Other new technology won’t just match your skin, but monitor it. Last year, La Roche-Posay, another L’Oréal-owned brand, debuted a battery-free, wearable UV-tracking sensor, which measures UV exposure and makes personalized product recommendations. The company is also developing a small, patch-like sensor, placed on the inner arm, that would track your skin’s pH levels by measuring droplets of sweat from your pores — then reveal the results on an app, and, again, suggest products to buy.
Neutrogena has a “360 Skin Scanner,” which uses your smartphone’s camera to measure facial moisture levels, wrinkle depth, pore size, and skin texture. Still in beta-testing is Neutrogena’s MaskiD, a personalized hydrogel sheet mask: A consumer takes a selfie, which goes to the brand’s lab, which sends back a customized mask.
These new “smart products” can also tell you what to do with your hair. L’Oréal’s Kérastase Hair Coach is a “smart hairbrush” embedded with high-tech gadgetry: an accelerometer that measures how fast you comb and a gyroscope that distinguishes how forcefully you brush. The brush can tell if you’re causing damage doing either of these tasks and cross-reference that data with your local weather forecast to suggest what Mother Nature might do to your hair that day. The information goes to an app, which gives a score, advice, tips, and product recommendations.
“We are solving problems in the beauty space that we wouldn’t be able to be solve without technology,” says Guive Balooch, who heads L’Oréal’s technology incubator. While some cosmetics makers, such as Rihanna’s Fenty brand, have famously expanded the number of shades they offer, Balooch says technology can do a better job of making makeup truly universal. “We wanted to solve that issue by creating a machine to measure skin tone, and offer everyone a customized product that they wouldn’t be able to find elsewhere,” he says.
All of this technology turns shopping into a kind of video game, immersive and interactive. Customers are incentivized to download apps and seek out education, which could well lead them toward more beauty products.
“Mobile devices changed everything. They give you the ‘what if’ before you make a purchase,” Raskin says. “Apps, devices, and machines are giving you makeup counter advice. It’s changed retail. A person behind the counter doesn’t work anymore. Nor does trying on a bunch of products.”
Indeed, several companies are bringing interactivity into shopping; some Sephora stores, for instance, now use “magic mirrors” from ModiFace, a company acquired by L’Oréal, along with virtual try-on lip and lash machines and a fragrance studio with “InstaScent technology.”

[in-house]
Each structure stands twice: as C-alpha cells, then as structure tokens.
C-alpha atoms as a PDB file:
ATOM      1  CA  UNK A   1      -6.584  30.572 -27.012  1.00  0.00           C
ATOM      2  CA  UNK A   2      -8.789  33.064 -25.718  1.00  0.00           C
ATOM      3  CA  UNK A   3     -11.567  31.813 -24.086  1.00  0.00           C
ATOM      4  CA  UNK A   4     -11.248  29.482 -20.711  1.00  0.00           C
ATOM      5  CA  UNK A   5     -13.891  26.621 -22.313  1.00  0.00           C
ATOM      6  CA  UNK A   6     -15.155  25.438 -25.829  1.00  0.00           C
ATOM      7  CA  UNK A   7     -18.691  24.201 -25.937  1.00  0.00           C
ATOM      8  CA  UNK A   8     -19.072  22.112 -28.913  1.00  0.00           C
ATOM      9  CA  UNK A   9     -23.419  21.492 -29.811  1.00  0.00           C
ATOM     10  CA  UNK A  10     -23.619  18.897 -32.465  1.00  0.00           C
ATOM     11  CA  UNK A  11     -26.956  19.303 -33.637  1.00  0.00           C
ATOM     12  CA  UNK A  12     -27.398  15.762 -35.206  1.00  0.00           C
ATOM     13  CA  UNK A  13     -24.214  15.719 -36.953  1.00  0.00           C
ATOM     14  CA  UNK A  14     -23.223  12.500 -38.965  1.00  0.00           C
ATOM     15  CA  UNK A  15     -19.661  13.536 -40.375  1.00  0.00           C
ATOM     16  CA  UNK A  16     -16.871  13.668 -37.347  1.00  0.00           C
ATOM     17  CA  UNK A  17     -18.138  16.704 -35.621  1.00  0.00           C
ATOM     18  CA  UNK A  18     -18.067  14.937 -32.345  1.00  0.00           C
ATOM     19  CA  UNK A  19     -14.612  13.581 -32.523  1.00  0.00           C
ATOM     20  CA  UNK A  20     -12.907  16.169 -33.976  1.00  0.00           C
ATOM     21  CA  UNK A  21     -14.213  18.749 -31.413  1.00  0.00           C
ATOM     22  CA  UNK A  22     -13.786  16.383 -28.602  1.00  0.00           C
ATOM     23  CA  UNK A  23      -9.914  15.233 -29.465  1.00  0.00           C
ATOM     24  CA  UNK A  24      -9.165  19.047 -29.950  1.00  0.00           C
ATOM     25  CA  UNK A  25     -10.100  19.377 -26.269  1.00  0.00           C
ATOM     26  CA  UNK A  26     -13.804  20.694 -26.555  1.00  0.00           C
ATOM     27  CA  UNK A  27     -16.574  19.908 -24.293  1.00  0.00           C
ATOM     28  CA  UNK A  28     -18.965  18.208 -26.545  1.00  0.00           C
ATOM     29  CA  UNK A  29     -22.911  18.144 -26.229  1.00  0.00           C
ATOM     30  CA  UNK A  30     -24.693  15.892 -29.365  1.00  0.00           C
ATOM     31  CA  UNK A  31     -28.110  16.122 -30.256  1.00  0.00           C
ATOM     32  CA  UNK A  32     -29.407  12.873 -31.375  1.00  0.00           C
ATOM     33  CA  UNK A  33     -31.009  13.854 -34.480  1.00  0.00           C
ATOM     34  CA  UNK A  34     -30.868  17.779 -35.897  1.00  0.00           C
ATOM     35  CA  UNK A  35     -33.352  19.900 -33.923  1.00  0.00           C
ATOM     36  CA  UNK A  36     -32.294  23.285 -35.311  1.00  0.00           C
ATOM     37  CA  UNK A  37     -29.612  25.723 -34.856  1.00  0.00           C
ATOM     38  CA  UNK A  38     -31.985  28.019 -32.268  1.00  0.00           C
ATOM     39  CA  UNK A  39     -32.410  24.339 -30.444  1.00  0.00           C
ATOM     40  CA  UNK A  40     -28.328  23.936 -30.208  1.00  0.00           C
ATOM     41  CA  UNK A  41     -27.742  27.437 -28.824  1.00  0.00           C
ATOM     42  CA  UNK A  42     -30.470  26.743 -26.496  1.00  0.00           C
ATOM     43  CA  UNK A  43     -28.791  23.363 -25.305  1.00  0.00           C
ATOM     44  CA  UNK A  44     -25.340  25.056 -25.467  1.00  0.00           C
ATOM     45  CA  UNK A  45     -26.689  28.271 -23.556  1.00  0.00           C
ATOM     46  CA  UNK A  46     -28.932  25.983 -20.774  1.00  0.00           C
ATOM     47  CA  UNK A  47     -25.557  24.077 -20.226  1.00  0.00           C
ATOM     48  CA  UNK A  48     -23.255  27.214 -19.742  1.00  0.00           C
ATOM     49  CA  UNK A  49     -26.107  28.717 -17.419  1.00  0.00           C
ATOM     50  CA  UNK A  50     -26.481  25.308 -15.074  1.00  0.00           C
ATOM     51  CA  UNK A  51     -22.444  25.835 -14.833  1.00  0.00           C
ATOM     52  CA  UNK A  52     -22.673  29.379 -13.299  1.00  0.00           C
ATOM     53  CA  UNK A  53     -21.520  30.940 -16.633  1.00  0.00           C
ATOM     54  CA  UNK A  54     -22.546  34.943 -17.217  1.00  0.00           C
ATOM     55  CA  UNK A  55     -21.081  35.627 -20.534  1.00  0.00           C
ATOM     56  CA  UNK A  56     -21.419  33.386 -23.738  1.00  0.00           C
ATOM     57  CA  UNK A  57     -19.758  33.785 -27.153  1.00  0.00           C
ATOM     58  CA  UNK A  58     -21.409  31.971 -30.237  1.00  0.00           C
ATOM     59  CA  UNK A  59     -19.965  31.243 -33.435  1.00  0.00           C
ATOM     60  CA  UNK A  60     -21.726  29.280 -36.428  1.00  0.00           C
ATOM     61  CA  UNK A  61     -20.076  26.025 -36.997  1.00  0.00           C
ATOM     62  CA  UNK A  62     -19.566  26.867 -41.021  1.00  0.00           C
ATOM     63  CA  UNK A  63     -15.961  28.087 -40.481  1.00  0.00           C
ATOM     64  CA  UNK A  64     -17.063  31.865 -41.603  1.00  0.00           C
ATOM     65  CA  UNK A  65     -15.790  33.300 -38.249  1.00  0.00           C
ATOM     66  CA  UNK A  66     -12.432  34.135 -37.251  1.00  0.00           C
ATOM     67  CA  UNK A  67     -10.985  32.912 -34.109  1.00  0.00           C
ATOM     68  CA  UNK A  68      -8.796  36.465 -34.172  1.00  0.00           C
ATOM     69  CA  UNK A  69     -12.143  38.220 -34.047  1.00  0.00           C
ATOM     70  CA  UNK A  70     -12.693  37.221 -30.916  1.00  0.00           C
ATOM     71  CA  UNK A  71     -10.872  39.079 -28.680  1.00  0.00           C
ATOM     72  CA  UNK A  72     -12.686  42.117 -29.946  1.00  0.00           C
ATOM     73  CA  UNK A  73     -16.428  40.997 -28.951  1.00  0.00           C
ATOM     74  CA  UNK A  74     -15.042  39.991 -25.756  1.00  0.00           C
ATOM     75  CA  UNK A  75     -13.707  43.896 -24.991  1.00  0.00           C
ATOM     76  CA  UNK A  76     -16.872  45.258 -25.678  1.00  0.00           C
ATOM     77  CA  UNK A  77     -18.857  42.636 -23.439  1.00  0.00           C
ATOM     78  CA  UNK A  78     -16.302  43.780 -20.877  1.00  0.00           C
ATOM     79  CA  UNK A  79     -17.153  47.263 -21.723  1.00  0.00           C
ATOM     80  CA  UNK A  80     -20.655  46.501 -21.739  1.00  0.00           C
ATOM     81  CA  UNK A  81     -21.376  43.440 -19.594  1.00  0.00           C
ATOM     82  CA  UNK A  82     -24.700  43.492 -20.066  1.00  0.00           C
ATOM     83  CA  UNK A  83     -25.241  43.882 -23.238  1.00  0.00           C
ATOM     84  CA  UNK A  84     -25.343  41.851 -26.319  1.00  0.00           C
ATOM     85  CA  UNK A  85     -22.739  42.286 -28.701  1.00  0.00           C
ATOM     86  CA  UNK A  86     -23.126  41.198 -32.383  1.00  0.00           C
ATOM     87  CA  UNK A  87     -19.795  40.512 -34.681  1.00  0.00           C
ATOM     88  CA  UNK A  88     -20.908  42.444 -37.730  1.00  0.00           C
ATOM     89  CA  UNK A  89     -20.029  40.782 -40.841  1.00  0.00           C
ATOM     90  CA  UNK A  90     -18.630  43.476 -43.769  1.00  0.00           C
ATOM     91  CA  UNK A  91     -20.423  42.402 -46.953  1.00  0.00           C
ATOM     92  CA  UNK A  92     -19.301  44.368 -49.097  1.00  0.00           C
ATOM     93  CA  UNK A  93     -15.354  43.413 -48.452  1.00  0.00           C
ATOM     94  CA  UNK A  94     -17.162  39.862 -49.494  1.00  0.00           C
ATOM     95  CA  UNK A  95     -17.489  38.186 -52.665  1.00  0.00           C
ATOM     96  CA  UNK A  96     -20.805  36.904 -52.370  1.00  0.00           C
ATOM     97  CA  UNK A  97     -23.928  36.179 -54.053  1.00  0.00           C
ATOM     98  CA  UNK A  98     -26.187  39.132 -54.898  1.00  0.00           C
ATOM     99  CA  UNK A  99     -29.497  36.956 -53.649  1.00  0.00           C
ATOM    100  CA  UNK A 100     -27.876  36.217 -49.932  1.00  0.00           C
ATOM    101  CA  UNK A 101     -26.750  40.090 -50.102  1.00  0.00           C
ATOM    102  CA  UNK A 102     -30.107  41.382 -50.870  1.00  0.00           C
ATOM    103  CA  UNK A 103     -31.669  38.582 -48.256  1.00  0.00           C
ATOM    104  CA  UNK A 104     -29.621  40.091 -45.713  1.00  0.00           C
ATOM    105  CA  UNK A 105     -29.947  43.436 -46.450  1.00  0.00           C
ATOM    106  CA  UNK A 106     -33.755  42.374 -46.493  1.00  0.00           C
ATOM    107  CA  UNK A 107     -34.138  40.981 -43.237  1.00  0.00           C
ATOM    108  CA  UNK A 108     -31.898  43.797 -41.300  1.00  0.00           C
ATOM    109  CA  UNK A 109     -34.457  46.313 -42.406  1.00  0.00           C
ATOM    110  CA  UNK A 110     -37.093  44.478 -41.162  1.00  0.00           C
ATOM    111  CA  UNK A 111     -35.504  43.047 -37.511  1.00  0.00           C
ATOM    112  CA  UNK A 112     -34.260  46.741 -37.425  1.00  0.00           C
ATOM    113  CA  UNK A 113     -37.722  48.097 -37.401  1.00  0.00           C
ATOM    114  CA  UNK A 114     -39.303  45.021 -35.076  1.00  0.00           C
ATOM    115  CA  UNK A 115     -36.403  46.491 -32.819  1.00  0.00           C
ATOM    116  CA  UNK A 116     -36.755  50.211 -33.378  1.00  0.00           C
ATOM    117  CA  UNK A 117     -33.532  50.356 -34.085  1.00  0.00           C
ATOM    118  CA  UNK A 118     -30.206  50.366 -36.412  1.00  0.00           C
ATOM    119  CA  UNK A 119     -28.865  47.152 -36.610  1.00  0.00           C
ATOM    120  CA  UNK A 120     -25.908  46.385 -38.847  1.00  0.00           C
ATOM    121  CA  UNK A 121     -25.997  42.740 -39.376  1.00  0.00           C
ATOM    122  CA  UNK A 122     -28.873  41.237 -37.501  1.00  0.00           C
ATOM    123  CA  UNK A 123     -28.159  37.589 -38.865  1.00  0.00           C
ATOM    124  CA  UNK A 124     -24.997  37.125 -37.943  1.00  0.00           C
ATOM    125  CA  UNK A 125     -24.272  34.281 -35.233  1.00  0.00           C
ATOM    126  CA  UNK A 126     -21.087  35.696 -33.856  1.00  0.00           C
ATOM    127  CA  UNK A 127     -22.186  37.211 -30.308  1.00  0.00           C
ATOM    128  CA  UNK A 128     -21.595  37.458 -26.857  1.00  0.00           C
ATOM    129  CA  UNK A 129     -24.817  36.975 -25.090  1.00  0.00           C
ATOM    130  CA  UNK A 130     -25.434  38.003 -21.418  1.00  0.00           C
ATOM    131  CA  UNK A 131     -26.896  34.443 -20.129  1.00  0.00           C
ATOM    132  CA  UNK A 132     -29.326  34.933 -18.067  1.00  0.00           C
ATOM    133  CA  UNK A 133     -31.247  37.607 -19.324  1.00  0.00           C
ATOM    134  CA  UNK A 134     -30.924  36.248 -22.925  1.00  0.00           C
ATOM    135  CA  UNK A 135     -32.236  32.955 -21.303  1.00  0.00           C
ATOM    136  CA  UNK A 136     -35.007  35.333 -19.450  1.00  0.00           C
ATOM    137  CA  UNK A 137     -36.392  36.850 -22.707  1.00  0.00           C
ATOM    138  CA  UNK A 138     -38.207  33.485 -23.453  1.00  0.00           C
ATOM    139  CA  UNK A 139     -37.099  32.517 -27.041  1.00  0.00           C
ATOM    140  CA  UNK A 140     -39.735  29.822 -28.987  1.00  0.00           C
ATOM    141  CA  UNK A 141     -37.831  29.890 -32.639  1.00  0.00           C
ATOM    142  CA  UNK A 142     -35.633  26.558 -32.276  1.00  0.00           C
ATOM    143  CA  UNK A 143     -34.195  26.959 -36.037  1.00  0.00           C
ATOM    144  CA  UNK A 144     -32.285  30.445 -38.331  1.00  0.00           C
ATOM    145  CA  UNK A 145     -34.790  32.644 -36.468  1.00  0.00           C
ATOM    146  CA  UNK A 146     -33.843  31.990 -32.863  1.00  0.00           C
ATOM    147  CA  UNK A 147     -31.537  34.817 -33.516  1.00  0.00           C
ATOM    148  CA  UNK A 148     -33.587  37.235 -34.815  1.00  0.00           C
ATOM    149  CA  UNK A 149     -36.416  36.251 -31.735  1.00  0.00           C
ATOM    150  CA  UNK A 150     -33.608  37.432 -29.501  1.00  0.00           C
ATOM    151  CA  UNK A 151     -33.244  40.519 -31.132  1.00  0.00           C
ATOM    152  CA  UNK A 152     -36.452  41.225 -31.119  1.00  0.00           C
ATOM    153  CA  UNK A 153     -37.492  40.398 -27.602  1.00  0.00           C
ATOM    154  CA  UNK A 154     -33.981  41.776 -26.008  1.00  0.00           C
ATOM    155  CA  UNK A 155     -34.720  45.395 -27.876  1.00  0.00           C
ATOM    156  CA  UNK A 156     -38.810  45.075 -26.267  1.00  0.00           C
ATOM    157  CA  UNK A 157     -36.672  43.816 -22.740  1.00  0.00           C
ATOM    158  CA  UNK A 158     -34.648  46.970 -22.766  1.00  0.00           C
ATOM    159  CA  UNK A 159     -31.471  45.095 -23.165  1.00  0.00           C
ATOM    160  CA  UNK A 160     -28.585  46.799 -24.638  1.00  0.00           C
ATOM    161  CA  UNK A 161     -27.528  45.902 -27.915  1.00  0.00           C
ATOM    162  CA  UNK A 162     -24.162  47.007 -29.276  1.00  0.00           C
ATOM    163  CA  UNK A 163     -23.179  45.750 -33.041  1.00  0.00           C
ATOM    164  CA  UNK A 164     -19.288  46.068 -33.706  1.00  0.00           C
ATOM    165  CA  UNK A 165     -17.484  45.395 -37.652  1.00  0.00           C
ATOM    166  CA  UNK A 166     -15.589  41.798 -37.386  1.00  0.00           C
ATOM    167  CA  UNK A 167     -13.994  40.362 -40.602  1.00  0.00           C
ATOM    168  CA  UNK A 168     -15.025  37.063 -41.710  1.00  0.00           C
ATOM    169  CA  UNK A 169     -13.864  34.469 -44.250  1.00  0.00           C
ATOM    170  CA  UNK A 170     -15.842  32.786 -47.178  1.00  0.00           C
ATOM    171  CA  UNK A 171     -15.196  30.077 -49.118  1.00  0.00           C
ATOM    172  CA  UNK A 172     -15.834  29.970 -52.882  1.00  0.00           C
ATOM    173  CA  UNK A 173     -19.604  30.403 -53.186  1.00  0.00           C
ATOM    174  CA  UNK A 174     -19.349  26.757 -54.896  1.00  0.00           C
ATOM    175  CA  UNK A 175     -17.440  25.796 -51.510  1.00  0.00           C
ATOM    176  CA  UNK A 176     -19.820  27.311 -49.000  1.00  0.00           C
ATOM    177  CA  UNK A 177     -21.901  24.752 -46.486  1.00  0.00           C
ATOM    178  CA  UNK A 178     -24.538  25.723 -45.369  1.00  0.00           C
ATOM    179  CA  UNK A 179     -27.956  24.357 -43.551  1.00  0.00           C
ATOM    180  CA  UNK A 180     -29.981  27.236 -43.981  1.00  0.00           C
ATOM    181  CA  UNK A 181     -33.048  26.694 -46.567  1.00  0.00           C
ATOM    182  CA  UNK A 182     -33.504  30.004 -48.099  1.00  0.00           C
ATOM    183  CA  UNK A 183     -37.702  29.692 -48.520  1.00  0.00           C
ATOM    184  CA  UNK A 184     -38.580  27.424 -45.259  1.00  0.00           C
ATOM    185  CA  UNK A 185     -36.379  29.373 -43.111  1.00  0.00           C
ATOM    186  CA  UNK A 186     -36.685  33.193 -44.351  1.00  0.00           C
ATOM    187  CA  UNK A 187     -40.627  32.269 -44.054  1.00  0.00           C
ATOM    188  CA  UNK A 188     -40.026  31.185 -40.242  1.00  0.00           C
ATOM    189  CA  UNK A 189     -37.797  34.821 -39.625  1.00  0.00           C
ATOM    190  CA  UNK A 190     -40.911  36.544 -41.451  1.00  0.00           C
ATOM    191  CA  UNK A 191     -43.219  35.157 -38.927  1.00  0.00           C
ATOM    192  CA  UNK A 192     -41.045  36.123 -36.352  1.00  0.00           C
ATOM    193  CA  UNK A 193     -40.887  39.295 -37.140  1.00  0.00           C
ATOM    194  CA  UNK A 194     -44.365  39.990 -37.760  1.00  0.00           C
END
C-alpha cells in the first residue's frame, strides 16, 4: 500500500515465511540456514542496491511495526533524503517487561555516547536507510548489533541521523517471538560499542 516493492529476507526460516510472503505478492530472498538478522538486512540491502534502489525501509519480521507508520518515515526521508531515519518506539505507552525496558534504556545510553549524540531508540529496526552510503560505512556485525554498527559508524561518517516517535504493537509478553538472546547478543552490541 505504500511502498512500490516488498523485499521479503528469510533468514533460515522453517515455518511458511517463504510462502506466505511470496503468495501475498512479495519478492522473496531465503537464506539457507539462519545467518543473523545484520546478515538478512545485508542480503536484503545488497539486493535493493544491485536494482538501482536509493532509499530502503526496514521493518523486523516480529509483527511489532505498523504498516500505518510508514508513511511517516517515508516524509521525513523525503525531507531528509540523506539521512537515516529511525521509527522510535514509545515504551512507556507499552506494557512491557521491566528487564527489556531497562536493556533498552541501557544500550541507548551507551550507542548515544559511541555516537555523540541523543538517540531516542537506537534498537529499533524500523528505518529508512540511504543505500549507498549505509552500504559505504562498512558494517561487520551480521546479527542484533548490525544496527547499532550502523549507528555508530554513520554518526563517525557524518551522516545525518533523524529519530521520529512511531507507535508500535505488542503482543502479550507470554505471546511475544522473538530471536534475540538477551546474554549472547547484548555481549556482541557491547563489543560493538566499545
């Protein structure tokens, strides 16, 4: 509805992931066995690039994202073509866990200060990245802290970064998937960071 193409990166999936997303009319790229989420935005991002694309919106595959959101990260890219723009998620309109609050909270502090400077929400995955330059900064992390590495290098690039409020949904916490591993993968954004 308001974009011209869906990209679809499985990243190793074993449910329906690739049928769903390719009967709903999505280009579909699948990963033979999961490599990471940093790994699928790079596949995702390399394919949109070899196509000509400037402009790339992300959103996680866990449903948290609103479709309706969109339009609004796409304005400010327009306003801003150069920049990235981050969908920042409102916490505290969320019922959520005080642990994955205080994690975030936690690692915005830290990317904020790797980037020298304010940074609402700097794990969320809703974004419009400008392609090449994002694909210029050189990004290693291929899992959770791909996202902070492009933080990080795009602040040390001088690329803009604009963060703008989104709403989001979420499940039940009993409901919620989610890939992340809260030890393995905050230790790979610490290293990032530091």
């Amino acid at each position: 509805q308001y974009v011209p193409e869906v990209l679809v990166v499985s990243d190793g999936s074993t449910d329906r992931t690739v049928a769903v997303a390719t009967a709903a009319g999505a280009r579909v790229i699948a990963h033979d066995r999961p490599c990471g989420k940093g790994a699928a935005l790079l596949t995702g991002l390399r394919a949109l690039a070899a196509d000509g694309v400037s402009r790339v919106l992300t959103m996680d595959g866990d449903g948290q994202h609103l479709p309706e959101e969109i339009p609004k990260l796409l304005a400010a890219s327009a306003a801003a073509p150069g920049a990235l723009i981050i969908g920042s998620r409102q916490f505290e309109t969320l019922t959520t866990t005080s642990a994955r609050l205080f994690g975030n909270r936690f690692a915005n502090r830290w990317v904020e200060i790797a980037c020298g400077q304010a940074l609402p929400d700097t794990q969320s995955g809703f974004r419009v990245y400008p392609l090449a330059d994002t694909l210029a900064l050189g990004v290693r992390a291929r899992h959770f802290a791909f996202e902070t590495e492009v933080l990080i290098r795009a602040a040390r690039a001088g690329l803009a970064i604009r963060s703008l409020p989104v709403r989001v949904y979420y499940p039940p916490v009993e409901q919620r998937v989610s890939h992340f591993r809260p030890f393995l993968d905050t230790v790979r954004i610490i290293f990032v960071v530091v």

The machines offer obvious sanitary benefits — a way to avoid the sharing of germs from the last person who sampled that lipstick. “Trying on products that have been used by hundreds of others is gross,” says Raskin, who curates beauty technology for tech events such as the Consumer Electronics Show. “When you can get the same experience from a machine and not get sick, who wouldn’t want that?”
But Raskin also says consumers may not realize how much personal information these skin- and hair-measuring tools are collecting and storing. Many of these brands, she notes, are looking at detailed data about your body and keeping a record of your purchases. One beauty brand, YouCam, analyzes your wrinkles, spots, blemishes, and dark circles, then keeps track of the stats in a “Skin Diary.”
Balooch says L’Oréal doesn’t store customers’ personal data. “Our approach to data is always keeping it anonymized, which helps us make the algorithms smarter,” he says. “Having anonymized data around UV exposure, skin types, among other information helps us develop better services and clinical studies.”
But even if some companies keep the data, Raskin says, it’s possible that consumers won’t mind — so long as they get the perfect hair or skin care out of the deal.
“We are all guinea pigs in the store or online,” Raskin says. “Brands and devices have become very good at collecting large amounts of data and acting on it. When that data helps you, the customer, it’s OK. To give up some information about yourself to get a better set of choices works for me.”
I’m not so sure it does for me. I still want to think that my physical attributes are private and personal. That my facial analysis at Nordstrom isn’t being used to advance the sales of specific items. And that the photo the machine just took isn’t being used for something else I’m not aware of.
On the other hand, I have that personalized foundation container, with its customized “Complexion ID” and its perfect shade. I know that our data is already monitored every time we shop online or type into a search bar. This is the calculation of modern life, extended to the beauty industry. If algorithms are going to help us look better and younger, they’re going to have to know us — down to our smaller, tighter, and less-noticeable pores.